Sparse outlines work differently because they are comprised of generalizations. For this reason, they require the least development and are simply a loose guide to how the book will progress. It's unlikely you'll find yourself straying from this sort of outline.just fine for me. If I have a general idea of what I want to do in each major part of a book (e.g., beginning, middle, end), I have no problem sticking to the outline. But if I have each chapter laid out with 3-4 sentences, things get more difficult because part of me wants to make sure I follow the outline. The critical part. The creative part, the part of me that actually writes, wants to tell a good story, and it knows how to do that. I should just let it.

    (Continued in Part 4)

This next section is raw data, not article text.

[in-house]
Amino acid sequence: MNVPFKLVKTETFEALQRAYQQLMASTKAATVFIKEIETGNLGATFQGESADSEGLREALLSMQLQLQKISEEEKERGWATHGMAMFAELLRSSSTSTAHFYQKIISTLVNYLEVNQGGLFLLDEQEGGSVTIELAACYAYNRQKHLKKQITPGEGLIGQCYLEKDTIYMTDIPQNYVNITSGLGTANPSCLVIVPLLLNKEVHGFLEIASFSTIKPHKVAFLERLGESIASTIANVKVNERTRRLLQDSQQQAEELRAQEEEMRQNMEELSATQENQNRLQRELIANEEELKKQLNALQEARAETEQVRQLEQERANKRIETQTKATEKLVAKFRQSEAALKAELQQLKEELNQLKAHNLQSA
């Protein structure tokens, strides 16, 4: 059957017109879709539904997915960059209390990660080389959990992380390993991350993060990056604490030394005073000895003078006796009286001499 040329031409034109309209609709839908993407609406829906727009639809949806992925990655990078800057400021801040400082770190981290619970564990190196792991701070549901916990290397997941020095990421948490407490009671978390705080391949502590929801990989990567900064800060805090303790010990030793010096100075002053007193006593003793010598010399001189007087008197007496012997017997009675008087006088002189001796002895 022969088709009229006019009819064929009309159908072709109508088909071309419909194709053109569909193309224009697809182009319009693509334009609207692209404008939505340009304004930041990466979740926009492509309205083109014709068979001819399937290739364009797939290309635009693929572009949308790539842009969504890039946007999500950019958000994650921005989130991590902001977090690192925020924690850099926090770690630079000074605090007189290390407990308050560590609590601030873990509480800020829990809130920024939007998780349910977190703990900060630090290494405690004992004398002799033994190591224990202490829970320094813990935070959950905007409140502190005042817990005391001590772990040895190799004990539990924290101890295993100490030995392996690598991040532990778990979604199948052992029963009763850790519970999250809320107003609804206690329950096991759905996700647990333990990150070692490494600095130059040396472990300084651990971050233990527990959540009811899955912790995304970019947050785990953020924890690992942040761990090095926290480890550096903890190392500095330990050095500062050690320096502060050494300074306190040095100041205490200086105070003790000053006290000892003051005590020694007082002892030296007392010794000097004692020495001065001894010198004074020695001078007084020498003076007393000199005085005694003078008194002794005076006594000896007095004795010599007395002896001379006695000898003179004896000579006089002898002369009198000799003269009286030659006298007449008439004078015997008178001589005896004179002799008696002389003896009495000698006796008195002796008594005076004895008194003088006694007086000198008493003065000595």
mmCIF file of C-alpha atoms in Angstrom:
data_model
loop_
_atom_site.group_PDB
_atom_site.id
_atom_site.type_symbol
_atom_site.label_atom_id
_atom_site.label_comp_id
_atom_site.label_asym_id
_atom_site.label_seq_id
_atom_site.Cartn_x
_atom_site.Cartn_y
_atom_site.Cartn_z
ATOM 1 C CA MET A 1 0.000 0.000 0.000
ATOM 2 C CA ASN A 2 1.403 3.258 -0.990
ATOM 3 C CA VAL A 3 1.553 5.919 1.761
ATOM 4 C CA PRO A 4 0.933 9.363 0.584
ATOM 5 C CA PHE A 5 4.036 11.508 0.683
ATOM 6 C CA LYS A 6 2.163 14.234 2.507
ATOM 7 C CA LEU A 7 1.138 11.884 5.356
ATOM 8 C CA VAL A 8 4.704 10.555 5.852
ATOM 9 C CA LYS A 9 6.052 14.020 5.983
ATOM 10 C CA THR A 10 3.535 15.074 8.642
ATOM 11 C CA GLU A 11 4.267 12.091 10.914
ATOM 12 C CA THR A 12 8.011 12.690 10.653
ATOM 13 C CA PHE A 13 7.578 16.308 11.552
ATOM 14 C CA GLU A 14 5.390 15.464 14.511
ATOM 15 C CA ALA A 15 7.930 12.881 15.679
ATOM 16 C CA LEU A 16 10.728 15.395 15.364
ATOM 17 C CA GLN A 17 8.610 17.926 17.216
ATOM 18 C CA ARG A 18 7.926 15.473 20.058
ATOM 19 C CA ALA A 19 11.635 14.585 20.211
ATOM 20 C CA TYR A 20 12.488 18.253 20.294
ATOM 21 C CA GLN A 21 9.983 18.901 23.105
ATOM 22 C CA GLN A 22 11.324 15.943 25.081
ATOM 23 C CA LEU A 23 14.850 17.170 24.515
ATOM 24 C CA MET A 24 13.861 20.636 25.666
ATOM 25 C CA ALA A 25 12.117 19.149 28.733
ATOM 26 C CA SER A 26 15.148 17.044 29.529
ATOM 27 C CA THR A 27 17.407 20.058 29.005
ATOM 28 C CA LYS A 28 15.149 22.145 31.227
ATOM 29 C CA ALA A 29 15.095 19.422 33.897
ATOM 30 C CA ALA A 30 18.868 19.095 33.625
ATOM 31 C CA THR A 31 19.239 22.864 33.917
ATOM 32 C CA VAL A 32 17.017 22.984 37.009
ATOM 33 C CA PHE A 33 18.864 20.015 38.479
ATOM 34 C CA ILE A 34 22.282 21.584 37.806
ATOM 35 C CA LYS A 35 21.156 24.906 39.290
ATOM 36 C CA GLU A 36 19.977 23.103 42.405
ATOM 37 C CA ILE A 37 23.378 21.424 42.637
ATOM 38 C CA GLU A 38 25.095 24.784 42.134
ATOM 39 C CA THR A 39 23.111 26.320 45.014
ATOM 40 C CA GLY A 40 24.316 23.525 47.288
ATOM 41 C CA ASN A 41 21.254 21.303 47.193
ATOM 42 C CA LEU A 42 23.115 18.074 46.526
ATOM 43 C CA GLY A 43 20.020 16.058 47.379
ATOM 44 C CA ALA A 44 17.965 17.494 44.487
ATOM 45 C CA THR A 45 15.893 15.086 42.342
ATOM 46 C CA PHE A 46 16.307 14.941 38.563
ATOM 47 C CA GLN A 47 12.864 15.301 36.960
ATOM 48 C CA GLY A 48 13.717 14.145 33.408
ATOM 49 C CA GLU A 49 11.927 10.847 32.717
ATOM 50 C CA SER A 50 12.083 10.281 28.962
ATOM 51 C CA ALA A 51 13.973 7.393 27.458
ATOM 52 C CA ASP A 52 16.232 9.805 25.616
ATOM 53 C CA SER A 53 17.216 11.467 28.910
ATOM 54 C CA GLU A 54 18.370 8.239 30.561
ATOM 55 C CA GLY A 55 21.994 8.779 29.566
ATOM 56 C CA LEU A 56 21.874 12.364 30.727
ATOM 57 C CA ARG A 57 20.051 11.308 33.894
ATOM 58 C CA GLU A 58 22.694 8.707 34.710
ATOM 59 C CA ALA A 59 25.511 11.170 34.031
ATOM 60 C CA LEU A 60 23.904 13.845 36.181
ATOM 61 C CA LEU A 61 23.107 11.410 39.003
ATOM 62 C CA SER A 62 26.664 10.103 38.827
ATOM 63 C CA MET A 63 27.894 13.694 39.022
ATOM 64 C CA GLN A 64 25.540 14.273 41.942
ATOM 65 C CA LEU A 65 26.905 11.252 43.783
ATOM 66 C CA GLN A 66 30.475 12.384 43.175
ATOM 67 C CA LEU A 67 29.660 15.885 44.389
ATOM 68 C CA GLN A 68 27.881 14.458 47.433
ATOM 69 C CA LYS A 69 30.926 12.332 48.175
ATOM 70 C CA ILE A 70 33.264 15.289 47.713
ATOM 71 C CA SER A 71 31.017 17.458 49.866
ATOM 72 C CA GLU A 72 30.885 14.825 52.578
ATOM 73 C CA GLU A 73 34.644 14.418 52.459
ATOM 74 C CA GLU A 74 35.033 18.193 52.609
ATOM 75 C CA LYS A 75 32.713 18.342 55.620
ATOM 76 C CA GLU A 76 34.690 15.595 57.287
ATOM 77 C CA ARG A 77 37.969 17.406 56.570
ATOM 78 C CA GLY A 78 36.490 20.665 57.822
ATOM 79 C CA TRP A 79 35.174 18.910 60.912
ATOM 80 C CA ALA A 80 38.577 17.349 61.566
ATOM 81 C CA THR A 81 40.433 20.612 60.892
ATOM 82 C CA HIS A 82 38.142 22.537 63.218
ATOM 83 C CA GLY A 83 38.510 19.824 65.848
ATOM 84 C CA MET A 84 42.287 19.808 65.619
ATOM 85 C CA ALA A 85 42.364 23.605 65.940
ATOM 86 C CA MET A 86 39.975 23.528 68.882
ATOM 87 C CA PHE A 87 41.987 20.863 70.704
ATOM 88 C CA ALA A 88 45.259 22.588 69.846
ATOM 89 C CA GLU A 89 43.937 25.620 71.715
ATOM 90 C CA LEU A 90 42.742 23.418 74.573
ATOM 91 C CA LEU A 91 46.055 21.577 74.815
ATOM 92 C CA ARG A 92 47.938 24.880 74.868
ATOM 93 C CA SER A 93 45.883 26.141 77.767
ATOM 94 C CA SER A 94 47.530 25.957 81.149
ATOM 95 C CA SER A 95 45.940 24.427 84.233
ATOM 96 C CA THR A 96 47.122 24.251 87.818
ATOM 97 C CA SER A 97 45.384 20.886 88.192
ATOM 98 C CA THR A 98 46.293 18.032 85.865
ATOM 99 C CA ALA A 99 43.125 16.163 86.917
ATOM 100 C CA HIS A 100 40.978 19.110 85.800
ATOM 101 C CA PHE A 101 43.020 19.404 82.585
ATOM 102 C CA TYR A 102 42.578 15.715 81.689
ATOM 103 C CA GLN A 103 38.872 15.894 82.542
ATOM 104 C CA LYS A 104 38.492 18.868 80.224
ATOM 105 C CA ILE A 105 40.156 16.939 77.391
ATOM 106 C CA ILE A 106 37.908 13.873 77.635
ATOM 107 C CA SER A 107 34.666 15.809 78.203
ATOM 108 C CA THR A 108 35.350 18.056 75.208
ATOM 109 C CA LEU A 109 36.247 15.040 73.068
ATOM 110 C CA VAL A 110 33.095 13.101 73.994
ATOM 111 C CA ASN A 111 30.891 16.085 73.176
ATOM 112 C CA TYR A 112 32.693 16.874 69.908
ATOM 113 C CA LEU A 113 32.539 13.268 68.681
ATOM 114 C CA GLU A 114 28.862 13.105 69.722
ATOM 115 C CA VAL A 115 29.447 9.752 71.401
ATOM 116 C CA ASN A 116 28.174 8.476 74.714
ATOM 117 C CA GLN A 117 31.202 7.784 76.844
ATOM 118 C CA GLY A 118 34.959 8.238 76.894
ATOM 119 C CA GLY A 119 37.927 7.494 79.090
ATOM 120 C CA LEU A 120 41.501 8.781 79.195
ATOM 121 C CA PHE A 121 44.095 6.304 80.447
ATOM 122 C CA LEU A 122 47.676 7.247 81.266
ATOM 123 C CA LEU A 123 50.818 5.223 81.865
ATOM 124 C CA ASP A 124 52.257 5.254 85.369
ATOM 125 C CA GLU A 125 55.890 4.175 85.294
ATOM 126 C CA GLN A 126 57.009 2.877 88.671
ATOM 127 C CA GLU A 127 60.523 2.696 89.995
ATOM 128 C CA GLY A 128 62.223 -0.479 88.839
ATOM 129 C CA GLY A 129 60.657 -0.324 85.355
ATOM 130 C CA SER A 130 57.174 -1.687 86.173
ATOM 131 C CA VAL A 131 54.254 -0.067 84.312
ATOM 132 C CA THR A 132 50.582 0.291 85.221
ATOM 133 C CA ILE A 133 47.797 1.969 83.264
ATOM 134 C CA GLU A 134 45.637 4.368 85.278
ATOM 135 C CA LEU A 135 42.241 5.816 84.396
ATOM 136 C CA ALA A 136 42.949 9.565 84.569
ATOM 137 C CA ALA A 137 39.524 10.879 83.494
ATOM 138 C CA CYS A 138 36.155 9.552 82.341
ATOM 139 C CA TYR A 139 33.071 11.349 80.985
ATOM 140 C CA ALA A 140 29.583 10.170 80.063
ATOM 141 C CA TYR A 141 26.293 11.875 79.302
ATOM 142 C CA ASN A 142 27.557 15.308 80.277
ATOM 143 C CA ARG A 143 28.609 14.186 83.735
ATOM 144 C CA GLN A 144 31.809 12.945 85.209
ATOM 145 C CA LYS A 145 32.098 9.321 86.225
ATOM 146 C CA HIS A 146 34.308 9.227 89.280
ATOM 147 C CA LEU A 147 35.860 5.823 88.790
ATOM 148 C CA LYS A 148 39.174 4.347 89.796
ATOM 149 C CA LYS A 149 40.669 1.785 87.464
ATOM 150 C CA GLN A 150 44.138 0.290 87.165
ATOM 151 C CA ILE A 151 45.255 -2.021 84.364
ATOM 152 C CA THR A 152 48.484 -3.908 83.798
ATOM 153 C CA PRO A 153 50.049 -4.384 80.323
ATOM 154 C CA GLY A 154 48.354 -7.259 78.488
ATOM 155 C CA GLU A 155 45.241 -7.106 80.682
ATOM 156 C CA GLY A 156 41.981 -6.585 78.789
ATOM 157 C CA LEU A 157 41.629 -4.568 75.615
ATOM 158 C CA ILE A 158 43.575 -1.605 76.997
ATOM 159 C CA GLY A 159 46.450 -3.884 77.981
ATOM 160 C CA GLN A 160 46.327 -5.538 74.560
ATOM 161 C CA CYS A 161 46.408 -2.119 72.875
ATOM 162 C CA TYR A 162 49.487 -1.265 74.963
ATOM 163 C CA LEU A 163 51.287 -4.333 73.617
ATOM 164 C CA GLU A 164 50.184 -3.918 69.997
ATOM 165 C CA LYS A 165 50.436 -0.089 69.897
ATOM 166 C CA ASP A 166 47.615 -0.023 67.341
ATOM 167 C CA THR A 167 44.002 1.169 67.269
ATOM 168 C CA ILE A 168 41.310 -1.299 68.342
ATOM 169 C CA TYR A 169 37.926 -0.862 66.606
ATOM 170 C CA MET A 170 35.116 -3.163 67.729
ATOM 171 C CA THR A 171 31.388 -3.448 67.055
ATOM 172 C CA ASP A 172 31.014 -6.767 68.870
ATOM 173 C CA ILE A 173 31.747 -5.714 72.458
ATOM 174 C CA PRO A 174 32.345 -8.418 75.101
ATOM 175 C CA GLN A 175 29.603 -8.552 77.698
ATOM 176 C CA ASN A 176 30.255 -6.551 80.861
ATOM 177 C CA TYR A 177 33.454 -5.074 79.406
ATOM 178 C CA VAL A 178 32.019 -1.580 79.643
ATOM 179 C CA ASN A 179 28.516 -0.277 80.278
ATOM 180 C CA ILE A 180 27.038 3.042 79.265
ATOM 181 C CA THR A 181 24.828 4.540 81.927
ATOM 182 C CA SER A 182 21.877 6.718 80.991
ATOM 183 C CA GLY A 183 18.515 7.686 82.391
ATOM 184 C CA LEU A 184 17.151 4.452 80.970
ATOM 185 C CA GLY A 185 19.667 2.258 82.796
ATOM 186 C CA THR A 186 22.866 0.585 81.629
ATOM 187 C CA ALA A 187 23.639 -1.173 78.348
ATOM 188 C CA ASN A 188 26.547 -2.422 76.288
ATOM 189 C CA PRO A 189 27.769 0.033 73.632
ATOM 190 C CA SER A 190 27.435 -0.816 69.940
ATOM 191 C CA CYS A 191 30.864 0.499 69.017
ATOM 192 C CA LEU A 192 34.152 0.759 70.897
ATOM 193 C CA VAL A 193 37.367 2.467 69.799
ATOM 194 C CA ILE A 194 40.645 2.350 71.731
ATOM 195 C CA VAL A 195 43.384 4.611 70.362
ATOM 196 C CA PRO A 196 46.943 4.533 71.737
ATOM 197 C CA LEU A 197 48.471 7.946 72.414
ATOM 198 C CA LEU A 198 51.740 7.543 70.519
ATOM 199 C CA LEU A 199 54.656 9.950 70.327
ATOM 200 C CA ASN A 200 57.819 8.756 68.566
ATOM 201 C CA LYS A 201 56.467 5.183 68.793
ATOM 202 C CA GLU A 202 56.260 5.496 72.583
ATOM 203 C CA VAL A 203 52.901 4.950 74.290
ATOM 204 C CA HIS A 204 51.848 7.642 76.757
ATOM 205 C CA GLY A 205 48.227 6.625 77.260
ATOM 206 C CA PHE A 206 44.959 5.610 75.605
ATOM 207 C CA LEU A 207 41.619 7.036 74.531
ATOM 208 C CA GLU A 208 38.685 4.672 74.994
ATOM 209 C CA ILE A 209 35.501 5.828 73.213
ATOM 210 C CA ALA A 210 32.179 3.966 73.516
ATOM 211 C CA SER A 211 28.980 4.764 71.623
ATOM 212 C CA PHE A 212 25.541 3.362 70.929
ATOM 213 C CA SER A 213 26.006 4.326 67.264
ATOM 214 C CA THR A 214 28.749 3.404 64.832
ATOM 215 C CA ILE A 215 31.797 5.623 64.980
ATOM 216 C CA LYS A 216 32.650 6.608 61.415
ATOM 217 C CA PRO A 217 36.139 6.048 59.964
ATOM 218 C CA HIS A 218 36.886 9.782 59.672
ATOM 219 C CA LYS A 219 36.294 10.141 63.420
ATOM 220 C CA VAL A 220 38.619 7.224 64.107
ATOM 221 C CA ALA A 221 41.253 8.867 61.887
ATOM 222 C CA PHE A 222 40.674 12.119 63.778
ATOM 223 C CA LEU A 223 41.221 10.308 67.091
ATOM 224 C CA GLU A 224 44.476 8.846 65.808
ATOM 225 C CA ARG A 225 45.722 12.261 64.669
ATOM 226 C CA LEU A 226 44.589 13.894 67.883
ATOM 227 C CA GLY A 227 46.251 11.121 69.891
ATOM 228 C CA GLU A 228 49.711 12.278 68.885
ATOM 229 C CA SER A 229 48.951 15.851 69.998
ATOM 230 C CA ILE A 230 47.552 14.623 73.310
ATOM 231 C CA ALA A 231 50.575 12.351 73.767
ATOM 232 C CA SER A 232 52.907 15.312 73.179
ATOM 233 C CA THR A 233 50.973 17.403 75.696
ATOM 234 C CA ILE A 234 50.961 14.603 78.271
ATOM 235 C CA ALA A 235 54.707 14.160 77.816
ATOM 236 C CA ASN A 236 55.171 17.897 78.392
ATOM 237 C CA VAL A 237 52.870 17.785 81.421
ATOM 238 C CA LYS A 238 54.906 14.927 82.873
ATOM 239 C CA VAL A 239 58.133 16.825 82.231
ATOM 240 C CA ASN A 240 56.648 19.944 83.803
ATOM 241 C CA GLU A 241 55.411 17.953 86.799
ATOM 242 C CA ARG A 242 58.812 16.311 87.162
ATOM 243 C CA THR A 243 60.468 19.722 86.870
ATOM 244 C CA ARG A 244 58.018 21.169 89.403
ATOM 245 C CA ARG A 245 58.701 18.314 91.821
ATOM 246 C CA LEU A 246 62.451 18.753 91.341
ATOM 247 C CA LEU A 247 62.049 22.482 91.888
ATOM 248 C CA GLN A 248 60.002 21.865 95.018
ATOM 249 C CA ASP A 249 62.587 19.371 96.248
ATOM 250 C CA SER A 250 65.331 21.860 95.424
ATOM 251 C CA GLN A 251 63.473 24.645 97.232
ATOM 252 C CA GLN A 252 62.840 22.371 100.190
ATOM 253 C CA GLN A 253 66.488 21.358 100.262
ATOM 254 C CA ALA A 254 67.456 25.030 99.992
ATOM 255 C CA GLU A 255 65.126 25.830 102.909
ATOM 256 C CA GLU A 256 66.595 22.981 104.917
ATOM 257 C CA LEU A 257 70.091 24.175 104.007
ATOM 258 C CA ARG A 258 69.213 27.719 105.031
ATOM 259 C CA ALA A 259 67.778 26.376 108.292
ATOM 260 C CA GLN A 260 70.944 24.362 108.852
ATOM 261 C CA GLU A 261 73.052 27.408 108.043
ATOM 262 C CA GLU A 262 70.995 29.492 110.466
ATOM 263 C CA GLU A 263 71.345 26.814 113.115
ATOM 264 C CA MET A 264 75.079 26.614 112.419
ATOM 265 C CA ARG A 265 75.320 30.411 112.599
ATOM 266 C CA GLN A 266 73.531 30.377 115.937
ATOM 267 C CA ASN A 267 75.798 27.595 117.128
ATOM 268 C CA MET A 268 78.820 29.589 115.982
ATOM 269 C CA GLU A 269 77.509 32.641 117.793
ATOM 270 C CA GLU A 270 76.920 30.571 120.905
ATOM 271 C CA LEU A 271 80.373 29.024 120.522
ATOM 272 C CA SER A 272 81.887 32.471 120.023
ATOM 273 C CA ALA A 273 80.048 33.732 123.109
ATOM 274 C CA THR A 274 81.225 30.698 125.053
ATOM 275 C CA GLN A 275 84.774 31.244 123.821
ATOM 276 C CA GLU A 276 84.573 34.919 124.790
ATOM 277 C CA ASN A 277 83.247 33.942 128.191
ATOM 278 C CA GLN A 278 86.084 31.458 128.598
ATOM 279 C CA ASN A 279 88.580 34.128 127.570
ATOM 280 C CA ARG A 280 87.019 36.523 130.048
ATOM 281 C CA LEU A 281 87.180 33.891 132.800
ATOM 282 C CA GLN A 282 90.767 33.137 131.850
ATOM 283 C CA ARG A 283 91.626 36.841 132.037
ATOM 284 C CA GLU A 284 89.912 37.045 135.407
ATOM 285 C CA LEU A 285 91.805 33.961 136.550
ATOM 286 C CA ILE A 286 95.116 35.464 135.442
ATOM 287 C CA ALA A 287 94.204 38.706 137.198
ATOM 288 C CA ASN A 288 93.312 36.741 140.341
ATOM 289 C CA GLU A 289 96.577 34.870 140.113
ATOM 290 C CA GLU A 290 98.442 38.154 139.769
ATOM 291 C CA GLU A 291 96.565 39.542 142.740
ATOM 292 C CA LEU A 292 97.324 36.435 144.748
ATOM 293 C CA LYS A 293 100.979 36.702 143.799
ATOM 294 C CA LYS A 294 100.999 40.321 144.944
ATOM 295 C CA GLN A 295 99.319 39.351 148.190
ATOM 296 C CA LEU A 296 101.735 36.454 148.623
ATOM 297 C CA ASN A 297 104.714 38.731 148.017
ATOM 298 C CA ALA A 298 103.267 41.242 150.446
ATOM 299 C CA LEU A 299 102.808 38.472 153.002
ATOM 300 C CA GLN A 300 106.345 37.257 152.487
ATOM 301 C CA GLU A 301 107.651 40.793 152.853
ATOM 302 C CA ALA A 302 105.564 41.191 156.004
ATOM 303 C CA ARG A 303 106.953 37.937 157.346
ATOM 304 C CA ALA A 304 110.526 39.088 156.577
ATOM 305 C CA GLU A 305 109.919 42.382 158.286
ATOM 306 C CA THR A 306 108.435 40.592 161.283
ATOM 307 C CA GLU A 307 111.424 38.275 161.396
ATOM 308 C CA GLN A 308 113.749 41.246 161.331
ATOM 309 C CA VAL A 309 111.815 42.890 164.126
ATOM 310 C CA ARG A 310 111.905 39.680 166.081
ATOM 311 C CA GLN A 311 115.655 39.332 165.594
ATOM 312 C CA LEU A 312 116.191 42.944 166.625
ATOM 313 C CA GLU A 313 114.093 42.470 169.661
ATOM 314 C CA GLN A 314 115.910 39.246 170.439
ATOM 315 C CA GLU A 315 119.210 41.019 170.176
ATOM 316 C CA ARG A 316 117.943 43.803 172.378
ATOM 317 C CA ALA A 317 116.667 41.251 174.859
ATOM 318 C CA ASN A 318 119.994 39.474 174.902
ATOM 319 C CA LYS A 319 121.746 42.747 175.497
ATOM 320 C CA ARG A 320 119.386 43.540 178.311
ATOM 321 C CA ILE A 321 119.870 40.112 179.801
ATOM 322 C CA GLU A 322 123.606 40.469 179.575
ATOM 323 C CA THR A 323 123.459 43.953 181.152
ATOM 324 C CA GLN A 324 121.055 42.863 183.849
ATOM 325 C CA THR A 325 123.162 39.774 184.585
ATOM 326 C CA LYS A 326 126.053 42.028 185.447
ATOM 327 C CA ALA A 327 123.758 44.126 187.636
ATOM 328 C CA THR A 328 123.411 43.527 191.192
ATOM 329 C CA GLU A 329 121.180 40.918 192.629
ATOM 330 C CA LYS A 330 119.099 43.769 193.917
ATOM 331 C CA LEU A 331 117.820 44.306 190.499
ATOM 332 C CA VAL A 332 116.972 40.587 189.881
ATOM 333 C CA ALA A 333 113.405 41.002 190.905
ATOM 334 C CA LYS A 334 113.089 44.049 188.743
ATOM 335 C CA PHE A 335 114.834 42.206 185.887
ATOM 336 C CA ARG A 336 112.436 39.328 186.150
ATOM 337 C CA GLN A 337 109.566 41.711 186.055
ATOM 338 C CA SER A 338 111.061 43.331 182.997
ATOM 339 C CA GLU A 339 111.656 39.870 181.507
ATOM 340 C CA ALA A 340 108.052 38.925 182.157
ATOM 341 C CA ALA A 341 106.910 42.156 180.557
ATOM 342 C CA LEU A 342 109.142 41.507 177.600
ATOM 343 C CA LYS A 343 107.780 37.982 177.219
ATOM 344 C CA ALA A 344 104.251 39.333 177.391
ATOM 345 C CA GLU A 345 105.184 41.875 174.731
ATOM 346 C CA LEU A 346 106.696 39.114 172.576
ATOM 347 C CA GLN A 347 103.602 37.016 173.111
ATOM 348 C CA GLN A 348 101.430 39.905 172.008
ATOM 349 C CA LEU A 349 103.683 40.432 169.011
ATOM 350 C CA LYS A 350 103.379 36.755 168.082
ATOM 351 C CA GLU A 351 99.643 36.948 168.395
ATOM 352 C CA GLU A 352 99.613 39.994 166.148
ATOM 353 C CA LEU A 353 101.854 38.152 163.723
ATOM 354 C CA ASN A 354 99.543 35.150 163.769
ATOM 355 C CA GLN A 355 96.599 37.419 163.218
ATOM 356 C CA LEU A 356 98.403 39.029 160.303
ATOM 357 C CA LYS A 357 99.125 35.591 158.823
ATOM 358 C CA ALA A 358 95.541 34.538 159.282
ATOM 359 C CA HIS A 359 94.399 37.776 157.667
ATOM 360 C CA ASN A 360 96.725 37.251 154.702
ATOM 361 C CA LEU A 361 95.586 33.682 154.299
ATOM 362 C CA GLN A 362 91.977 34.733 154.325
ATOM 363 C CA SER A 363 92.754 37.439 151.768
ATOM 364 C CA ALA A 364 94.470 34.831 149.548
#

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  4. Thus, I have decided that despite my original plans to continue to outline this series, it's just not going to happen. Everything I have ever written that I have written from scratch has been far more fun to write. And those who have had the opportunity to read several samples of my work usually pick the pantsed book over the outlined book as the better read.

    If it was fun to write and explore and discover while writing, then it will be fun for the readers, too. Outlining doesn't work for me. One of the reasons I chose to outline was to maintain consistency in length, but that's taken care of itself without the outlining. So I will take notes, instead. I always have a good idea of what I want to do with each episode, anyway. I will review those notes from time to time to keep the little housekeeping details in mind so I don't botch anything up, and just write. And I'll have a blast. If I'm having fun, well my readers should, too.

    And that, is the incredibly long-winded way of saying to do what works for you and to try different things if you have trouble. In my case, outlines haven't served me nearly as well as I would have liked. Thus it is time to try something else.